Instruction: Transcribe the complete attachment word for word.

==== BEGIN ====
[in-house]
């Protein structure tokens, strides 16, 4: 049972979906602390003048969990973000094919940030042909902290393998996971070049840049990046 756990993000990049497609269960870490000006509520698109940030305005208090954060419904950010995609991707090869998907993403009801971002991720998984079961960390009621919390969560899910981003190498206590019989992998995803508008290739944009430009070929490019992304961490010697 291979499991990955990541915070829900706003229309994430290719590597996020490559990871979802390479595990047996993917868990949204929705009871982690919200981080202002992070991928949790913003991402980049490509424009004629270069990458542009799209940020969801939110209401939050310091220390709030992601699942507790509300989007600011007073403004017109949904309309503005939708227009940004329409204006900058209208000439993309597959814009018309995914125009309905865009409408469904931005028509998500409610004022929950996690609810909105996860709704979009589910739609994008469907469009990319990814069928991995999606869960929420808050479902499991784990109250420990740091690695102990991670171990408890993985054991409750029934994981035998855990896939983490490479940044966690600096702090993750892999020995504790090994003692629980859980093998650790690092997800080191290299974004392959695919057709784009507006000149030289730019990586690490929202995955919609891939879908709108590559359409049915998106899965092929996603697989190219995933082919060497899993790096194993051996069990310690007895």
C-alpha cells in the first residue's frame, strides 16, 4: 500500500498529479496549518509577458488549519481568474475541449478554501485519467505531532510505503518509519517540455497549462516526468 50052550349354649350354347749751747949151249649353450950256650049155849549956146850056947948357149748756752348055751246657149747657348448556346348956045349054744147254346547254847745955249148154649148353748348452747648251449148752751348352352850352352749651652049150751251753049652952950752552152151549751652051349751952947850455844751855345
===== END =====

[in-house]
């Protein structure tokens, strides 16, 4: 049972979906602390003048969990973000094919940030042909902290393998996971070049840049990046 756990993000990049497609269960870490000006509520698109940030305005208090954060419904950010995609991707090869998907993403009801971002991720998984079961960390009621919390969560899910981003190498206590019989992998995803508008290739944009430009070929490019992304961490010697 291979499991990955990541915070829900706003229309994430290719590597996020490559990871979802390479595990047996993917868990949204929705009871982690919200981080202002992070991928949790913003991402980049490509424009004629270069990458542009799209940020969801939110209401939050310091220390709030992601699942507790509300989007600011007073403004017109949904309309503005939708227009940004329409204006900058209208000439993309597959814009018309995914125009309905865009409408469904931005028509998500409610004022929950996690609810909105996860709704979009589910739609994008469907469009990319990814069928991995999606869960929420808050479902499991784990109250420990740091690695102990991670171990408890993985054991409750029934994981035998855990896939983490490479940044966690600096702090993750892999020995504790090994003692629980859980093998650790690092997800080191290299974004392959695919057709784009507006000149030289730019990586690490929202995955919609891939879908709108590559359409049915998106899965092929996603697989190219995933082919060497899993790096194993051996069990310690007895």
C-alpha cells in the first residue's frame, strides 16, 4: 500500500498529479496549518509577458488549519481568474475541449478554501485519467505531532510505503518509519517540455497549462516526468 50052550349354649350354347749751747949151249649353450950256650049155849549956146850056947948357149748756752348055751246657149747657348448556346348956045349054744147254346547254847745955249148154649148353748348452747648251449148752751348352352850352352749651652049150751251753049652952950752552152151549751652051349751952947850455844751855345